- Zombies can ONLY be killed by destroying the brain
- The infection can ONLY spread from bites or from diseased material entering the bloodstream
- The zombies DO rot away, but very slowly
- The zombies freeze completely in the cold but thaw in heat and survive this process
- Zombies are attracted to noise
- Zombies are slow
In other words, these are pretty normal as far as Zombies go. The ruleset is just solidified and consistent in a way that most Zombie stories just aren’t. For instance, “Resident Evil” has zombies, but bites don’t guarantee infection (for main characters, at least), and the zombies are dead but can be killed from torso shots, and… let’s just say that Resident Evil isn’t exactly known for its worldbuilding.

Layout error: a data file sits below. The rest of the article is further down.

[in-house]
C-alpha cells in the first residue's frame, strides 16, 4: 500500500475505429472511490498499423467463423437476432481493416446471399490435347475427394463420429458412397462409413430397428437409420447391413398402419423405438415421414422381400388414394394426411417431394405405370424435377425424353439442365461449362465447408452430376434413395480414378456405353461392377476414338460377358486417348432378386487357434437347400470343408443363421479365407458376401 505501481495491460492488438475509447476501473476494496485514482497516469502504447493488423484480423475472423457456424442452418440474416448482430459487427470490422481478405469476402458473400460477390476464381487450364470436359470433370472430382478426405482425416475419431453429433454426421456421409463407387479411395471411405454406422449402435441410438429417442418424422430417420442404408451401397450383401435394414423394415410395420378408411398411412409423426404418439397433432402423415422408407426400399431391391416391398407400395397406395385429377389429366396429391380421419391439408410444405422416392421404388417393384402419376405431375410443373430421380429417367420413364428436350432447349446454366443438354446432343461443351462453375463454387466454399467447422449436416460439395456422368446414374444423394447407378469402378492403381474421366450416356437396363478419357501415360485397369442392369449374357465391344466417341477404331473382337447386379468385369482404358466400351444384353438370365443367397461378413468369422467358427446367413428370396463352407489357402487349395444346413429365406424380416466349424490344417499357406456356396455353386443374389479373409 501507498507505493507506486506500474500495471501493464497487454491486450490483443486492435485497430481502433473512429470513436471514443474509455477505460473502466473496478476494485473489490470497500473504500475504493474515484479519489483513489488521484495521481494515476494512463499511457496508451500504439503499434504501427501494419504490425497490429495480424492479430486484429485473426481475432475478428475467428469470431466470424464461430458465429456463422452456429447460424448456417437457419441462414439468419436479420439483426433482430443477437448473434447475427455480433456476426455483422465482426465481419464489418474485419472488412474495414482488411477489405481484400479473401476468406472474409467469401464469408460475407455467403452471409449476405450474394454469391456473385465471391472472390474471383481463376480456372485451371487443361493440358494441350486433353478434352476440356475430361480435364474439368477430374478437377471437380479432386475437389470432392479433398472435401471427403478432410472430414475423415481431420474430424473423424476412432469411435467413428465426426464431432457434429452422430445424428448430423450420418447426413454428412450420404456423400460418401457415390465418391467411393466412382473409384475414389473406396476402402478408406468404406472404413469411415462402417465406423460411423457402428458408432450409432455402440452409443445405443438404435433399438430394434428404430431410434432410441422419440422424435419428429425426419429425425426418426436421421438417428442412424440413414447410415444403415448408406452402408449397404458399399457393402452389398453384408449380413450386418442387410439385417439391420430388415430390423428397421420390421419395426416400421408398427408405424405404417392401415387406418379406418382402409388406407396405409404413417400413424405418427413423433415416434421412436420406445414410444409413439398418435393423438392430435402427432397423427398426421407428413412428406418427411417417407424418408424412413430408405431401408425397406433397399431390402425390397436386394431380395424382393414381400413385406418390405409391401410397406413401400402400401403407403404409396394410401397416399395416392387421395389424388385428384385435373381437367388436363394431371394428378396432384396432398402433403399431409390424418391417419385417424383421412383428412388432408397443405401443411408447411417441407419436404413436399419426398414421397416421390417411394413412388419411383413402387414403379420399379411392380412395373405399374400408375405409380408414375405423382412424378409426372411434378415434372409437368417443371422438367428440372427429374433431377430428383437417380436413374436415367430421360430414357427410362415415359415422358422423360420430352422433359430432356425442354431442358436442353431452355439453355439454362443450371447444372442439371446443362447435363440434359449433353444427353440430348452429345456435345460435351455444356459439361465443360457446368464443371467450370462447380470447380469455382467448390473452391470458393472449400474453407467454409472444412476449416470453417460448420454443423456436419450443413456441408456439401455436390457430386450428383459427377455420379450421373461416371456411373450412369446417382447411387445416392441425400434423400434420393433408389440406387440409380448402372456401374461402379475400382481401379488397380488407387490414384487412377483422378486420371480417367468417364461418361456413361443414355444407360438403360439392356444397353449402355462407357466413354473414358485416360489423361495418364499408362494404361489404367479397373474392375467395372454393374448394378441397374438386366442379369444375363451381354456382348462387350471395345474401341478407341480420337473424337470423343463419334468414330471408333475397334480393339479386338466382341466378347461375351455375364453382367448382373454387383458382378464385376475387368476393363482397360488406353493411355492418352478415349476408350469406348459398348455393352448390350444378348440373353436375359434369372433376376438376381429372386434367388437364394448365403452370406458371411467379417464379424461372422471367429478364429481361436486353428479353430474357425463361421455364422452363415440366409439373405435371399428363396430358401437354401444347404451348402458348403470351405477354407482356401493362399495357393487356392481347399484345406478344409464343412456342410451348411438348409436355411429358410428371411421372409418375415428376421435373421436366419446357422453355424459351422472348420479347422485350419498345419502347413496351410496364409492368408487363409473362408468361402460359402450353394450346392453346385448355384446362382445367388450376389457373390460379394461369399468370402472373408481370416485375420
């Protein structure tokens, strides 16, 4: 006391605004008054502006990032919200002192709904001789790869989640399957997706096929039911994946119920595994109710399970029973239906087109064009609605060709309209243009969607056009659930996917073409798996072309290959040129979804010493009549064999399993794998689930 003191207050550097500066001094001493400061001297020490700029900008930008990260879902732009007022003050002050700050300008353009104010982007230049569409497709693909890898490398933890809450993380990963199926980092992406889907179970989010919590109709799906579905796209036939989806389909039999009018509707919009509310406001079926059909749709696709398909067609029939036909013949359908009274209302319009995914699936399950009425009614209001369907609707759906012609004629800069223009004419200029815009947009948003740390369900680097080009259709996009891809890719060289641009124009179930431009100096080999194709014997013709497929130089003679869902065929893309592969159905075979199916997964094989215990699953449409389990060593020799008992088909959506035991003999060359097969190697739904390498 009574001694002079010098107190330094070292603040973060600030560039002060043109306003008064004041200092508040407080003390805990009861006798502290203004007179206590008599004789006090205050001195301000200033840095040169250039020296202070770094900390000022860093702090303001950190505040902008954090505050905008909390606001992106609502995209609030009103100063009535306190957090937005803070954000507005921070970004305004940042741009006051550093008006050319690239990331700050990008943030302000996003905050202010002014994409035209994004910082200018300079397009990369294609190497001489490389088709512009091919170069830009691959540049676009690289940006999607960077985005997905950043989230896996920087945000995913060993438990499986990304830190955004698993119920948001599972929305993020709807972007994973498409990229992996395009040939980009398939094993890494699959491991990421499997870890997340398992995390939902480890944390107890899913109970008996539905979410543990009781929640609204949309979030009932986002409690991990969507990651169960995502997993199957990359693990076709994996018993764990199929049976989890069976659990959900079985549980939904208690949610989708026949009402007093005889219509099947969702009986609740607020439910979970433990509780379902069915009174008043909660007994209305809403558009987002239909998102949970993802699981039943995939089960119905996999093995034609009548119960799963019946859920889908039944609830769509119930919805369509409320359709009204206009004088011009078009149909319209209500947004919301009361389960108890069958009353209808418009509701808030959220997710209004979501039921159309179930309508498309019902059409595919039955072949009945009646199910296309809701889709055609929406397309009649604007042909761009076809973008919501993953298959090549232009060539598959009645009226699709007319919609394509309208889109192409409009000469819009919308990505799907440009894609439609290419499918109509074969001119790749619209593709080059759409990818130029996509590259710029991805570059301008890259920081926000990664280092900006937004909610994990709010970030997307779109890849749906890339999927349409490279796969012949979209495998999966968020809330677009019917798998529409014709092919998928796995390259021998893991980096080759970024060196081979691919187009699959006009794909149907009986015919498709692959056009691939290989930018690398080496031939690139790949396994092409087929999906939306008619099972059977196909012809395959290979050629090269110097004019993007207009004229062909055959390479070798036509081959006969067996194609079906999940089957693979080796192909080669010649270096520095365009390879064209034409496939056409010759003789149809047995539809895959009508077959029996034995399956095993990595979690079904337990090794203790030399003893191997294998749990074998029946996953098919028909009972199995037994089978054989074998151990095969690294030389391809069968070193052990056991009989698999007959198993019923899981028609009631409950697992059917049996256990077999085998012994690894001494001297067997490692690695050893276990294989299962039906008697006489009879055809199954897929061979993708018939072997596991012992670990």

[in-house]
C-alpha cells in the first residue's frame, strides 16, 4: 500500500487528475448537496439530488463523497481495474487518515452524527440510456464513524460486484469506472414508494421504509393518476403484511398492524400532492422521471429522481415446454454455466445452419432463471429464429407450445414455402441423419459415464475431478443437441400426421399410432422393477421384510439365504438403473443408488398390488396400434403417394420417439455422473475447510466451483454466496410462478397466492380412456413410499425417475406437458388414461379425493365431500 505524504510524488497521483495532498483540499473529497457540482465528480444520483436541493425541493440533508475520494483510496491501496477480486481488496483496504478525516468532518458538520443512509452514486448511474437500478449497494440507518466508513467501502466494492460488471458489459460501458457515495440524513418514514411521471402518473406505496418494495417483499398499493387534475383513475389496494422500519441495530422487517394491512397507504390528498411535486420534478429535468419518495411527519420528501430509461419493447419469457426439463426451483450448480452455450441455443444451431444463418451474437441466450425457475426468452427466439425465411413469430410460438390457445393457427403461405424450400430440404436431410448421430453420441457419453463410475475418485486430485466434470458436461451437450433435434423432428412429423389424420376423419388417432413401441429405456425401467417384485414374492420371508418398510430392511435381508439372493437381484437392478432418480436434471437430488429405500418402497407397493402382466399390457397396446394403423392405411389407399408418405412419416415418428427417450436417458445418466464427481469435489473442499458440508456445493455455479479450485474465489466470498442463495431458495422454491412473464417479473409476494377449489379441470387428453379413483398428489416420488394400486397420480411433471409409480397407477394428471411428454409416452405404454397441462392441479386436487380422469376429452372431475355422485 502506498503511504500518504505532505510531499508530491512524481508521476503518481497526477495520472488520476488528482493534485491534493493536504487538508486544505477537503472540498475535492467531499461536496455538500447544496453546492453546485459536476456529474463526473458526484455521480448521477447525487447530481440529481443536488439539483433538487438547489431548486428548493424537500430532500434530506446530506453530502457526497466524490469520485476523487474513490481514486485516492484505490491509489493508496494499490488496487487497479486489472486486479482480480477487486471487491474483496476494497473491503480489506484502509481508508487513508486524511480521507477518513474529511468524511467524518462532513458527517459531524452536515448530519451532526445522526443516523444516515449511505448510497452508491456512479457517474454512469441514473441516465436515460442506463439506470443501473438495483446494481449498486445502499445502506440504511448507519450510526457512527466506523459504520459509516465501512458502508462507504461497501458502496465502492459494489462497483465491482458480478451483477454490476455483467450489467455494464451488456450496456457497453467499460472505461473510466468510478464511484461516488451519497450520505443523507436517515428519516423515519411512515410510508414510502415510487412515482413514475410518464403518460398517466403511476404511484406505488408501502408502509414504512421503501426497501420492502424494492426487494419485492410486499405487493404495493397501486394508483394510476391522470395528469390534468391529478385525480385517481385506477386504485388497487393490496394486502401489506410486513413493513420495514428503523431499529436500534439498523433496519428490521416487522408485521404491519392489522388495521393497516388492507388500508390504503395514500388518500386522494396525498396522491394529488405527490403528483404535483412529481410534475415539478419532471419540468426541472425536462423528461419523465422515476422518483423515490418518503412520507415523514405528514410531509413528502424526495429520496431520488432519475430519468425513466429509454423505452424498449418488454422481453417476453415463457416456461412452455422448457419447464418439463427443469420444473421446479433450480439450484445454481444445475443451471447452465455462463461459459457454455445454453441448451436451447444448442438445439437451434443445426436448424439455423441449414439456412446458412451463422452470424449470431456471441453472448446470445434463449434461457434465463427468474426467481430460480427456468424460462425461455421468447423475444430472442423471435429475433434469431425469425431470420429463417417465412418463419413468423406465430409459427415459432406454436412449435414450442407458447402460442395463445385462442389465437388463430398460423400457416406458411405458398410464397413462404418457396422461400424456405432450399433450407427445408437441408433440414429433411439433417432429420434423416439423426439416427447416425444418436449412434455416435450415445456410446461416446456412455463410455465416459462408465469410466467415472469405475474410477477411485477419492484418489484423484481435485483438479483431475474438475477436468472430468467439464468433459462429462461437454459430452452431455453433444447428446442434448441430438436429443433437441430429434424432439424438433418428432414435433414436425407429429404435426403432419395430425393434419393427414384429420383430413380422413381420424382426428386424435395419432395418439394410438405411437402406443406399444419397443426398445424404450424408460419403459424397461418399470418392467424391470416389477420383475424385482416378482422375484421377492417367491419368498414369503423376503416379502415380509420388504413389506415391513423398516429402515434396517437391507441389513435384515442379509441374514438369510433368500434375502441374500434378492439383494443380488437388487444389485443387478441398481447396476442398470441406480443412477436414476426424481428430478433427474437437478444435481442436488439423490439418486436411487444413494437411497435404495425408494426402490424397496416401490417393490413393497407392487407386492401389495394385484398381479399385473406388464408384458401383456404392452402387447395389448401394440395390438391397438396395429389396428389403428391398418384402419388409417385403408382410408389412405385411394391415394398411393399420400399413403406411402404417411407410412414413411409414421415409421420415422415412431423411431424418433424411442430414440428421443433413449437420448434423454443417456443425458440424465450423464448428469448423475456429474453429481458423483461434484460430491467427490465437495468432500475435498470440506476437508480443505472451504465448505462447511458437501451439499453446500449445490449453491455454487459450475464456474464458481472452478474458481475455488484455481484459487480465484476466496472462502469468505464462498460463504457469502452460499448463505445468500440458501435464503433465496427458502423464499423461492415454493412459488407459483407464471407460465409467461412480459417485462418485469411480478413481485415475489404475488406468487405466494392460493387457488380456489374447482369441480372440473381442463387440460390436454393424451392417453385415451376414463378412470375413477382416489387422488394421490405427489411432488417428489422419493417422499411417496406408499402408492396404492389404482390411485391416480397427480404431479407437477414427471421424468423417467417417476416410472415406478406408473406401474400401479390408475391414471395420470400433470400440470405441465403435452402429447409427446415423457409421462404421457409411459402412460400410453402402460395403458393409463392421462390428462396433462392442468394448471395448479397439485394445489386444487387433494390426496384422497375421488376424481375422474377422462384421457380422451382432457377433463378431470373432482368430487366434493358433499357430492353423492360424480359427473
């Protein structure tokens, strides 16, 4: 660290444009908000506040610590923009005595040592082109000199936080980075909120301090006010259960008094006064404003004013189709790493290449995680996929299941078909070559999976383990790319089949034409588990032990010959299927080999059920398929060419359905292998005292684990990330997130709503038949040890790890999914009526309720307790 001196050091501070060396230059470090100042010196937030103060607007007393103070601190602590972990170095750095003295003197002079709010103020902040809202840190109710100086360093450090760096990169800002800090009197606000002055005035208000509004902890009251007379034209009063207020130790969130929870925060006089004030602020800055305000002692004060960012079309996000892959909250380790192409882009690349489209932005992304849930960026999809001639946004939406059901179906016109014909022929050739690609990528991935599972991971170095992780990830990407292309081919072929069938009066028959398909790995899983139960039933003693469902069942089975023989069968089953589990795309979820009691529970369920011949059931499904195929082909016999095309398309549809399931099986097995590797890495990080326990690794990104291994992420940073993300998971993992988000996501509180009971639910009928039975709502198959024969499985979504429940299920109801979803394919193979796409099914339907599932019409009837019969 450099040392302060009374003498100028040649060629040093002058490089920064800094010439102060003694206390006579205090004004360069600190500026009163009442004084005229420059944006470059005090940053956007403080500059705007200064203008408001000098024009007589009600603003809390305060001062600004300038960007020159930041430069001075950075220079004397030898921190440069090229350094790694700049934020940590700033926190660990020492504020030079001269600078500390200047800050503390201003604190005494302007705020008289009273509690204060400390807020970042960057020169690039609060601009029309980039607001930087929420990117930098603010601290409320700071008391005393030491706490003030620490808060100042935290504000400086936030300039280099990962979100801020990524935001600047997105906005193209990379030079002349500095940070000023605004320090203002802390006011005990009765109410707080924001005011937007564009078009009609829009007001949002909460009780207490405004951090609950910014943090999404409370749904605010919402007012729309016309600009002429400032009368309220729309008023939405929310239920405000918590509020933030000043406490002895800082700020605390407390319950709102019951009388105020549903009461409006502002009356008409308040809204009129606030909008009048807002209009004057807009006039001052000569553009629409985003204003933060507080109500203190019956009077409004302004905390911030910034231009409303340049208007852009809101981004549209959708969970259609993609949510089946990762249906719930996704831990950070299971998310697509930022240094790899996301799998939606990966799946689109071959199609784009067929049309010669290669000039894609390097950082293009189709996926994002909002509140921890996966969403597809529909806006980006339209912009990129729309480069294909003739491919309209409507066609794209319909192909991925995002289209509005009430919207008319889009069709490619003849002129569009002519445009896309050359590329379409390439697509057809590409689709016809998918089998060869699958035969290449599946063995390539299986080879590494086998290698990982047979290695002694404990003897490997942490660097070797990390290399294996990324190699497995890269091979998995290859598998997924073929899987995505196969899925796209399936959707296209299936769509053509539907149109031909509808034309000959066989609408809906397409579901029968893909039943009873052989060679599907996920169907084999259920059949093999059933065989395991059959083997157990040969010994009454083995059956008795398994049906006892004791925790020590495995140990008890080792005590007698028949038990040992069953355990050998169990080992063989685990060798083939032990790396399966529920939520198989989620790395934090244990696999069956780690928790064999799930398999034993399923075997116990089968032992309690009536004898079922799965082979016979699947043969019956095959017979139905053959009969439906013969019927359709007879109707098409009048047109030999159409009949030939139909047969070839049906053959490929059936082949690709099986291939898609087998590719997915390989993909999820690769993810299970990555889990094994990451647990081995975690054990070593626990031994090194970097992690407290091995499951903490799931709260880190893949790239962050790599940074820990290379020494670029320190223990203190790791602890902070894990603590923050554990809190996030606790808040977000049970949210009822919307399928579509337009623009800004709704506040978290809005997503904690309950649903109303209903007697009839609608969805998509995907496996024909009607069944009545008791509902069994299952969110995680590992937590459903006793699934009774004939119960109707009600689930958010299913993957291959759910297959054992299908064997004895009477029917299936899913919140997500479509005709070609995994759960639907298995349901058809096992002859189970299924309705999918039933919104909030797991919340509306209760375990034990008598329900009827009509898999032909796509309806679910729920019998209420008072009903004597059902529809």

And despite the normalcy of these zombies, “World War Z” still makes them scary. He goes to great lengths to show how a force of unthinking, mindless zombies could overwhelm an organized military superpower like the United States. For instance, landmines seem like a great idea until your enemy has lost his legs but continues to crawl towards you anyway.
It’s an aspect of worldbuilding that a lot of zombie stories skip over and instead handwave how the zombies took over the world against the united efforts of every military power. Or they use “fast-Zombies”, “Tough-Zombies”, “Spitters”, or whatever variant the author stole from “Left 4 Dead”.